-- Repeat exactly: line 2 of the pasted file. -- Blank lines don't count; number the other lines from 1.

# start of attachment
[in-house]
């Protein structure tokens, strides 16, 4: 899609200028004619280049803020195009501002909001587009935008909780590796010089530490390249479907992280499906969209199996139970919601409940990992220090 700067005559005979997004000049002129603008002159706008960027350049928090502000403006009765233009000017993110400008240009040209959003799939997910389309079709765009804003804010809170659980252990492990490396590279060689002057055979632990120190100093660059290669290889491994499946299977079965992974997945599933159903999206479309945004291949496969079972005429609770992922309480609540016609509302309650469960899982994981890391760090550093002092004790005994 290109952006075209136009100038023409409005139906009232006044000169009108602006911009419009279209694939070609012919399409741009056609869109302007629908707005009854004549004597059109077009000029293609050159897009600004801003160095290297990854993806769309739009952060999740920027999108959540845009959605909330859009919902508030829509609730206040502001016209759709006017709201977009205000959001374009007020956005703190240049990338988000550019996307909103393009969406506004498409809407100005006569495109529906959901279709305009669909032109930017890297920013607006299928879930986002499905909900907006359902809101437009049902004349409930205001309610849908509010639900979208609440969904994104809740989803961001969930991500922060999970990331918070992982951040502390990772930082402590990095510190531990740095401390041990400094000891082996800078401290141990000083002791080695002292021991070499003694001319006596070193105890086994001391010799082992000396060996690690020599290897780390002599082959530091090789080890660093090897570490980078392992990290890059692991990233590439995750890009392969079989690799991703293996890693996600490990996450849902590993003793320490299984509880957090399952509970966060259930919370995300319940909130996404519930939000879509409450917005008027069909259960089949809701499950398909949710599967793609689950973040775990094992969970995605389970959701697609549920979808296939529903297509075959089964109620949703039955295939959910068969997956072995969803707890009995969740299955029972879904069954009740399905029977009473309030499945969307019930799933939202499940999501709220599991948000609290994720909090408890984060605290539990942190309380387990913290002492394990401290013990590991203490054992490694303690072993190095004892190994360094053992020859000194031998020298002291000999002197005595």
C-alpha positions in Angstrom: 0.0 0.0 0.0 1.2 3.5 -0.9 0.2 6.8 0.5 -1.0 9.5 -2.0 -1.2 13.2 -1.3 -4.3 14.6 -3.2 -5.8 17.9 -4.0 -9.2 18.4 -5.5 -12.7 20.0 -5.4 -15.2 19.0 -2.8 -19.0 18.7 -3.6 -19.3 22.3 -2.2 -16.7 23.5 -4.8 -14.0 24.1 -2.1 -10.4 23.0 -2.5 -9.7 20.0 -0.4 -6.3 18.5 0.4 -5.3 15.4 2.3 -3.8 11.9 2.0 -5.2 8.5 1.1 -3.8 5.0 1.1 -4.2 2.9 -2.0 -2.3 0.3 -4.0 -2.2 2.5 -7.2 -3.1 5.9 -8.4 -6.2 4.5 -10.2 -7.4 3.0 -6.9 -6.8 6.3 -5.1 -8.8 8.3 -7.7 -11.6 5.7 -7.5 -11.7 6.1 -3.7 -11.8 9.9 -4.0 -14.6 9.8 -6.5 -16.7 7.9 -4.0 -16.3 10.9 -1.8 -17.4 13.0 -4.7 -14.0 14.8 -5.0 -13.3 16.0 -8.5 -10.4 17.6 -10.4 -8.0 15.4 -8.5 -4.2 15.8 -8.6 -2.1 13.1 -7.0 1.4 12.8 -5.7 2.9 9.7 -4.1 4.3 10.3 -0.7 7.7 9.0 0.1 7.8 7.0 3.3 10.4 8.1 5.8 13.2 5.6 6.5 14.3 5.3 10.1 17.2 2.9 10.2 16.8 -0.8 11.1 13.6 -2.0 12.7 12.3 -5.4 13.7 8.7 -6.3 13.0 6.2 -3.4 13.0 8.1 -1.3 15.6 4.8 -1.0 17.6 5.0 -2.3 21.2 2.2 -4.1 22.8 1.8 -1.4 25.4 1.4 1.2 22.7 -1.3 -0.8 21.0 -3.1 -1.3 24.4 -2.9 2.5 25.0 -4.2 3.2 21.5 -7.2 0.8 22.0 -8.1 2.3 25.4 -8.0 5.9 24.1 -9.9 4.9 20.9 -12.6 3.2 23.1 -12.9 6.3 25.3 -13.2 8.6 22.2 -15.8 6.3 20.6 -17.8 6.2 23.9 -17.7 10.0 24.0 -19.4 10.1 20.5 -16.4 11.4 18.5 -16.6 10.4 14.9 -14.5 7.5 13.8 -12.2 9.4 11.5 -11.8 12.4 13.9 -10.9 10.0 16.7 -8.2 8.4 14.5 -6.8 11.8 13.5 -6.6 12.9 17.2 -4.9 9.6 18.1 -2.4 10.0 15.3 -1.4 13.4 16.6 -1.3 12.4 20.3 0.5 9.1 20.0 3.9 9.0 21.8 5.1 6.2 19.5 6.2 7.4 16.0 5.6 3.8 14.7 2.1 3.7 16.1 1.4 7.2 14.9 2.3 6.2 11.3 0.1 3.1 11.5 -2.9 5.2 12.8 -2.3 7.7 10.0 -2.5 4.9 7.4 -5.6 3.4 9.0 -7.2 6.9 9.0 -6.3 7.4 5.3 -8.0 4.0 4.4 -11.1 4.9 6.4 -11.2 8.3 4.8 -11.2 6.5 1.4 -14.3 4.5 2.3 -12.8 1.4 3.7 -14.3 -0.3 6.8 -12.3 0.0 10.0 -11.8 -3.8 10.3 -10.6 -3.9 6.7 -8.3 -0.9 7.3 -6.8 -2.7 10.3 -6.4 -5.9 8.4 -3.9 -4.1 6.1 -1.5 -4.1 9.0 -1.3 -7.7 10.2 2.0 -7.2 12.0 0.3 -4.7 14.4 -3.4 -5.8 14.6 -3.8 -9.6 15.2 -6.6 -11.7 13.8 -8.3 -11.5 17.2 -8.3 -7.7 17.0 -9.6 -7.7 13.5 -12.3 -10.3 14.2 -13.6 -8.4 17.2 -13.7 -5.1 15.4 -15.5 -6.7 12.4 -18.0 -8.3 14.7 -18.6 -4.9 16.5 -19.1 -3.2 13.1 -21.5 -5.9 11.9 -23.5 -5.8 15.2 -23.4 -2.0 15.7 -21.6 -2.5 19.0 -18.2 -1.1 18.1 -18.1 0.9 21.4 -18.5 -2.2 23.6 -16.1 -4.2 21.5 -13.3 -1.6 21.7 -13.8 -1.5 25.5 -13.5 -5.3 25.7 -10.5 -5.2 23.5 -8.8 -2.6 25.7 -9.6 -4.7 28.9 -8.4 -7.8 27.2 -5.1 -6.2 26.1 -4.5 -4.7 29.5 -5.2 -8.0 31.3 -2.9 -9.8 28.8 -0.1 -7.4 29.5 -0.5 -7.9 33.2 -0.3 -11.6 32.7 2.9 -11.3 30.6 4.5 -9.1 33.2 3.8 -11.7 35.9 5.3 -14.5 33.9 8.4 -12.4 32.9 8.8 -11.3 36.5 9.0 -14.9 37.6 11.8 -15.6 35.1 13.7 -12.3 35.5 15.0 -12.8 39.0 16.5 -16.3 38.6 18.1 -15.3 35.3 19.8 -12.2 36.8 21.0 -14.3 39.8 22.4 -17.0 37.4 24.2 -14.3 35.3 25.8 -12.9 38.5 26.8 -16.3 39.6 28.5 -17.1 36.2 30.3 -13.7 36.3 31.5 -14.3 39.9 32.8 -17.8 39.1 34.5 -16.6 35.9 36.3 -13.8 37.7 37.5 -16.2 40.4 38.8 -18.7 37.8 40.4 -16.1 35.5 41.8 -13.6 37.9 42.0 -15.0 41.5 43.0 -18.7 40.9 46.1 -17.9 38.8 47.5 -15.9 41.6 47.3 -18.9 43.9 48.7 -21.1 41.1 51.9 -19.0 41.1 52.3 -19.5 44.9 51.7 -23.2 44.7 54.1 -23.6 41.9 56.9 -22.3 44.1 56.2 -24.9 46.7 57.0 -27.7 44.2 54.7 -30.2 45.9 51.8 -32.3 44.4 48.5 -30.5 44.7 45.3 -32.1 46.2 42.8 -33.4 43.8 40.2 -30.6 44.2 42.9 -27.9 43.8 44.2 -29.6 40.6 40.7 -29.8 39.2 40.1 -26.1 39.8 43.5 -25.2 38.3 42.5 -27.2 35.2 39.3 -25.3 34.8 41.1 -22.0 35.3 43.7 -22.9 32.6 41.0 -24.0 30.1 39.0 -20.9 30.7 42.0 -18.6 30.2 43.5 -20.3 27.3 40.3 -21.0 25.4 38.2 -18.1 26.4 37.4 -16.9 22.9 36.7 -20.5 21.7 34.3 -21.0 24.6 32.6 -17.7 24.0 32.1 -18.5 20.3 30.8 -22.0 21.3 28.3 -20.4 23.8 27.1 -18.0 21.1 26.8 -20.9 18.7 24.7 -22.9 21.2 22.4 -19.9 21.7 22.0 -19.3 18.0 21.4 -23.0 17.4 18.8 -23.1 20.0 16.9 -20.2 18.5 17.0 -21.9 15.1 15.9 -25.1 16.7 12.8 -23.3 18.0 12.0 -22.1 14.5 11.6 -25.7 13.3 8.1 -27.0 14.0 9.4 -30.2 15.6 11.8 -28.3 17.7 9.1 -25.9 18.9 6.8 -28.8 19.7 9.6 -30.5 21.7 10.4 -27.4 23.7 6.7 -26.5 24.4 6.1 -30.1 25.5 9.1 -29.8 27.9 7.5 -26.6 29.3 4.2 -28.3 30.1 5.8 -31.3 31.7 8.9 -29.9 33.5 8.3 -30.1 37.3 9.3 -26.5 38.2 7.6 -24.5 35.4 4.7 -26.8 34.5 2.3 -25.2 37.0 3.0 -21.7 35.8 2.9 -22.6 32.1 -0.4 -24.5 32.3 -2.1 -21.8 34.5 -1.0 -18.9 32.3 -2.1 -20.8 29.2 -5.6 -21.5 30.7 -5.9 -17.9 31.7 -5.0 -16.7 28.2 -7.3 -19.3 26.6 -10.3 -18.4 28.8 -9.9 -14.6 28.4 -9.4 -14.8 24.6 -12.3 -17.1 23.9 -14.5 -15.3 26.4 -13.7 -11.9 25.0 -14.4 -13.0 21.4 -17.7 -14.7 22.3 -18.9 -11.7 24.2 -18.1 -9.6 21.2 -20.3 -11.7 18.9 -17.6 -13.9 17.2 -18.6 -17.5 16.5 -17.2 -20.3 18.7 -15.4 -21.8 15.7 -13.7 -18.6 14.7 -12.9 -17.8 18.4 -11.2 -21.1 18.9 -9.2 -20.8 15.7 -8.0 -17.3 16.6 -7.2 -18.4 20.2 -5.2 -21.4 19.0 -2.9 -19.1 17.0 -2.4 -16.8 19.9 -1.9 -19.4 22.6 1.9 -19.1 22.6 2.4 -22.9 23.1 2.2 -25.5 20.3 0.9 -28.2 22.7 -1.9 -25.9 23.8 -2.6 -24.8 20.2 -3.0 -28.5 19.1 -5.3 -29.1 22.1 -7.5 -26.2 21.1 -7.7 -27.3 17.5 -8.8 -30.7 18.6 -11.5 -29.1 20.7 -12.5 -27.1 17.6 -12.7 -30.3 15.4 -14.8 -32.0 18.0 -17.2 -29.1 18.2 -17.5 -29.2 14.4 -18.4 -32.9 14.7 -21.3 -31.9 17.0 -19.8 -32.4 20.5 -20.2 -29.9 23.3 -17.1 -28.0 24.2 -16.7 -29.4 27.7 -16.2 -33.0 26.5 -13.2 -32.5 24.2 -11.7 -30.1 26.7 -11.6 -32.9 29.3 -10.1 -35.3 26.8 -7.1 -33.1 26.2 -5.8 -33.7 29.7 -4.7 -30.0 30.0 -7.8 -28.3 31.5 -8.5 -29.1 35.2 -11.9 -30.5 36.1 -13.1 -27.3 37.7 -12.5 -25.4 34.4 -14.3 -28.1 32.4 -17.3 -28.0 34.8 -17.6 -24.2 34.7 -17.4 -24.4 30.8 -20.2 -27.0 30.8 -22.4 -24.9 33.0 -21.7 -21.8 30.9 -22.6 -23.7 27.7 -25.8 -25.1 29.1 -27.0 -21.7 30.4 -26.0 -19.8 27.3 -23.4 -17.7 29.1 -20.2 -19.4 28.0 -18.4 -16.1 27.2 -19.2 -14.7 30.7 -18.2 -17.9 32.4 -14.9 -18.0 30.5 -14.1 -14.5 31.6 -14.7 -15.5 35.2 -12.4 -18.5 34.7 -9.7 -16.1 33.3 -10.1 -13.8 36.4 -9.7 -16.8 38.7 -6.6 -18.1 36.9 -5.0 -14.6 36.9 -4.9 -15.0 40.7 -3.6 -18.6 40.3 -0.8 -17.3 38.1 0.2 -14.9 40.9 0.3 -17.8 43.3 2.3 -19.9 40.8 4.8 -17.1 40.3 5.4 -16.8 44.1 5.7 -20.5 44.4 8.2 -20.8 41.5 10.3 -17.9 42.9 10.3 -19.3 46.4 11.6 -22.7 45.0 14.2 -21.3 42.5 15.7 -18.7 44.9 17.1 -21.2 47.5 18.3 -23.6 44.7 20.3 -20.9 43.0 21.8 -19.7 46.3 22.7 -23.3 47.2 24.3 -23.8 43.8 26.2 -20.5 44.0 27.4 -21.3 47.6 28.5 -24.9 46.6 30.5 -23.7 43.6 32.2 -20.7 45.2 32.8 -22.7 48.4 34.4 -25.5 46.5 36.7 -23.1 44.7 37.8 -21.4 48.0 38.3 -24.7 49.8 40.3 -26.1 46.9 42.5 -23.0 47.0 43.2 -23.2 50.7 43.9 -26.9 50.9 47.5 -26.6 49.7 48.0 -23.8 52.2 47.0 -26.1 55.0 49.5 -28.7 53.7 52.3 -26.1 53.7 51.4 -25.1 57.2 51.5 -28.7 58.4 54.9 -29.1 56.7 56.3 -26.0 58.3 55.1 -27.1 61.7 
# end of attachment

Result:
């Protein structure tokens, strides 16, 4: 899609200028004619280049803020195009501002909001587009935008909780590796010089530490390249479907992280499906969209199996139970919601409940990992220090 700067005559005979997004000049002129603008002159706008960027350049928090502000403006009765233009000017993110400008240009040209959003799939997910389309079709765009804003804010809170659980252990492990490396590279060689002057055979632990120190100093660059290669290889491994499946299977079965992974997945599933159903999206479309945004291949496969079972005429609770992922309480609540016609509302309650469960899982994981890391760090550093002092004790005994 290109952006075209136009100038023409409005139906009232006044000169009108602006911009419009279209694939070609012919399409741009056609869109302007629908707005009854004549004597059109077009000029293609050159897009600004801003160095290297990854993806769309739009952060999740920027999108959540845009959605909330859009919902508030829509609730206040502001016209759709006017709201977009205000959001374009007020956005703190240049990338988000550019996307909103393009969406506004498409809407100005006569495109529906959901279709305009669909032109930017890297920013607006299928879930986002499905909900907006359902809101437009049902004349409930205001309610849908509010639900979208609440969904994104809740989803961001969930991500922060999970990331918070992982951040502390990772930082402590990095510190531990740095401390041990400094000891082996800078401290141990000083002791080695002292021991070499003694001319006596070193105890086994001391010799082992000396060996690690020599290897780390002599082959530091090789080890660093090897570490980078392992990290890059692991990233590439995750890009392969079989690799991703293996890693996600490990996450849902590993003793320490299984509880957090399952509970966060259930919370995300319940909130996404519930939000879509409450917005008027069909259960089949809701499950398909949710599967793609689950973040775990094992969970995605389970959701697609549920979808296939529903297509075959089964109620949703039955295939959910068969997956072995969803707890009995969740299955029972879904069954009740399905029977009473309030499945969307019930799933939202499940999501709220599991948000609290994720909090408890984060605290539990942190309380387990913290002492394990401290013990590991203490054992490694303690072993190095004892190994360094053992020859000194031998020298002291000999002197005595």